© 2018 – Routledge
298 pages | 52 B/W Illus.
After decades of economic integration and EU enlargement, the economic geography of Europe has shifted, with new peripheries emerging and the core showing signs of fragmentation. This book examines the paths of the core and peripheral countries, with a focus on their diverse productive capabilities and their interdependence.
Crisis in the European Monetary Union: A Core-Periphery Perspective provides a new framework for analysing the economic crisis that has shaken the Eurozone countries. Its analysis goes beyond the short-term, to study the medium and long-term relations between ‘core’ countries (particularly Germany) and Southern European ‘peripheral’ countries. The authors argue that long-term sustainability means assigning the state a key role in guiding investment, which in turn implies industrial policies geared towards diversifying, innovating and strengthening the economic structures of peripheral countries to help them thrive.
Offering a fresh angle on the European crisis, this volume will appeal to students, academics and policymakers interested in the past, present and future construction of Europe.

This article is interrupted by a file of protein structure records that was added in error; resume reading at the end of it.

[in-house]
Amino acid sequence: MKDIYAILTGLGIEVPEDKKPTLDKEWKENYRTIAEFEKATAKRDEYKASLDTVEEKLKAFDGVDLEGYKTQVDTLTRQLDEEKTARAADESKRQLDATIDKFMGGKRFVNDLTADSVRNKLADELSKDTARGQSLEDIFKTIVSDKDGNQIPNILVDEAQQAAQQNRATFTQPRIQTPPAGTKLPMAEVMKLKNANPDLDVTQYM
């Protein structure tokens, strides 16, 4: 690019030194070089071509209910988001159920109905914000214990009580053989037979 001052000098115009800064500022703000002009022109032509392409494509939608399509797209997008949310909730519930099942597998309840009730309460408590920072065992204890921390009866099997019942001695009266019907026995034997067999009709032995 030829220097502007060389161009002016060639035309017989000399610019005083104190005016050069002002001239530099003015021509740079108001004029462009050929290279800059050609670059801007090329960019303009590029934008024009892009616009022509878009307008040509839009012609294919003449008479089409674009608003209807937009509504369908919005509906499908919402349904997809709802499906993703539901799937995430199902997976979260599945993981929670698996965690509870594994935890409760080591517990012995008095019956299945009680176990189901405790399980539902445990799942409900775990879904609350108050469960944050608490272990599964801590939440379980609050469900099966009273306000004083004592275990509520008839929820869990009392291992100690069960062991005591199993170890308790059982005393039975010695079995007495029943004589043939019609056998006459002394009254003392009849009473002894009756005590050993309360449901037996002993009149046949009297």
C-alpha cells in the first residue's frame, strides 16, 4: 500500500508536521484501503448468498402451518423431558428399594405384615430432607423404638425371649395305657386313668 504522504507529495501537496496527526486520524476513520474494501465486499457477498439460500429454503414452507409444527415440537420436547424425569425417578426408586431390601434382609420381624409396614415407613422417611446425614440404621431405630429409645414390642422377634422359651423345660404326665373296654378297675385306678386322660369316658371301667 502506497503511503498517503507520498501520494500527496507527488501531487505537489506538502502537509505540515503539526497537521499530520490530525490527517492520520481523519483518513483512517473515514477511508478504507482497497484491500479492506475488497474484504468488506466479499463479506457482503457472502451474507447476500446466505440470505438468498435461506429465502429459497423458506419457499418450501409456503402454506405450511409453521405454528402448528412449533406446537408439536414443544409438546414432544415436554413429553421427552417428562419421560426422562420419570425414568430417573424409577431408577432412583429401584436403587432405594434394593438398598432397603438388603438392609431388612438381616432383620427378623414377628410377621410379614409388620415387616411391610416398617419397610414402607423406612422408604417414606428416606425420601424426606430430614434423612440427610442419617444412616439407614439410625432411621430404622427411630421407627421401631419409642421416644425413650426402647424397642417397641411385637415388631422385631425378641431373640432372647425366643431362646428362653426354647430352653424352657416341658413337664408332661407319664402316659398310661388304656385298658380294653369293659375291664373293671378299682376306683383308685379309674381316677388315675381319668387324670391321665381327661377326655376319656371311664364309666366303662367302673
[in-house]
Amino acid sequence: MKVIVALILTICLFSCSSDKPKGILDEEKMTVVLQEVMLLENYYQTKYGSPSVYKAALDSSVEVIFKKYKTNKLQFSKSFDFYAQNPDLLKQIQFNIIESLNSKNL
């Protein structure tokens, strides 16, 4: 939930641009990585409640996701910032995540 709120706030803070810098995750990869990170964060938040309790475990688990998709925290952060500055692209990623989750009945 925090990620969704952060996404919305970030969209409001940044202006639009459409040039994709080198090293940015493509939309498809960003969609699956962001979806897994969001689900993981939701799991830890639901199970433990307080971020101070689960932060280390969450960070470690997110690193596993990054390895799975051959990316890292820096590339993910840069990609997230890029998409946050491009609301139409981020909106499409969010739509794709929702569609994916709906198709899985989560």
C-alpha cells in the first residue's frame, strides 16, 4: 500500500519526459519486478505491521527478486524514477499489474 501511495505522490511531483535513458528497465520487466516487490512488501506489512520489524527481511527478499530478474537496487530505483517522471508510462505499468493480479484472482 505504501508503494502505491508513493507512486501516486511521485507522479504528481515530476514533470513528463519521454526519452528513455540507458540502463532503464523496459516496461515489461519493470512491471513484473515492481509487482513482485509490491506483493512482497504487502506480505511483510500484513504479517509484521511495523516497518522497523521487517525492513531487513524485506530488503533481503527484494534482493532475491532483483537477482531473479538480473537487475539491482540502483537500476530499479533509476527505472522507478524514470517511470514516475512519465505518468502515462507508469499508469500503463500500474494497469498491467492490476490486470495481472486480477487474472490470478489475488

Introduction, Part 1: A medium term perspective, 1. The current Euro crisis: a faulty institutional construction, 1. Introduction, 2. The Werner Report and the idea of Europe, 3. The Snake and the EMS, 4. The bumpy road to the EMU, 5. The EMU’s institutional flaws, 6. In the crisis: bail-outs, politics, reforms, 7. Conclusions, 2. The European core-periphery divergent development paths before the crisis: 1999–2008, 1. Introduction, 2. Germany: from Europe's sick man to export superstar, 3. Wage moderation, 4. Housing: a ‘non-tradable’ sector?, 5. The construction of the Central European Manufacturing Core, 6. Conclusions, 3. France: the waning of a core country, 1. Introduction, 2. From dirigisme to statist liberalism, 3. The waning of a key sector: the automotive industry, 4. Conclusions, 4. The Eurozone’s double-dip recession: interpretations and policies, 1. Introduction, 2. A standard balance of payments crisis?, 3. The Target2 debate: a stealth bail-out?, 4. The unfolding of the crisis and the role of austerity, 5. The structural impact of the crisis, 6. Conclusions, 5. Inequality, poverty and imports: core, periphery and beyond, 1. Introduction, 2. Rich Germany, poor Germans, 3. Poor Southern Europe, poor Southern Europeans, 4. South of South: the case of the Italian Mezzogiorno, 5. Conclusions, 6. The network of European trade between core and periphery, 1. Introduction, 2. The European trade networks, 3. The structure of trade, 4. The evolution of the automotive industry in Europe, 5. Conclusions. Part II: European de-industrialization processes in a long-term perspective, 7. The weakening of the European growth engine, 1. Introduction, 2. The fading of the golden age, 3. Heterodox explanations of the fall in investment: industry and finance, 4. Orthodox explanations of the fall in investment: secular stagnation, 5. Financialization and Europeanization6. Conclusions, 8. The interruption of industrialization in Southern Europe: a centre-periphery perspective, 1. Introduction, 2. The embeddedness of centre-periphery relations, 3. The global crisis of the mid-1970s in Southern Europe: peripheral tertiarization and impoverishment of the productive structures, 4. The European integration of a latecomer country: Italy, 5. The late-latecomers’ European integration, 6. Democratic transition and restructuring without re-industrialization, 1975–1985, 7. The financialization of the European periphery, 8. The German internationalization strategy: 'widen the market and narrow the competition', 9. Conclusions, 9. A policy divide: industrial policies in the ‘core’ and ‘peripheral’ countries, 1. Introduction, 2. The vicissitudes of a concept, 3. European industrial policy, 4. The Investment Plan for Europe (Juncker Plan), 5. Industry 4.0: a Europe-wide opportunity or a new factor of divergence?, 6. Conclusions, 10. Conclusions, 1. Institutional flaws and policy mistakes, 2 Structural differences, 3 Partial, cautious reforms, 4 Institutional reforms, 5 A German Europe, 6 A European Germany, 7 A longer-term perspective, 8 Income distribution and the European social model for long-term sustainability, 9 Towards a shared alternative programme
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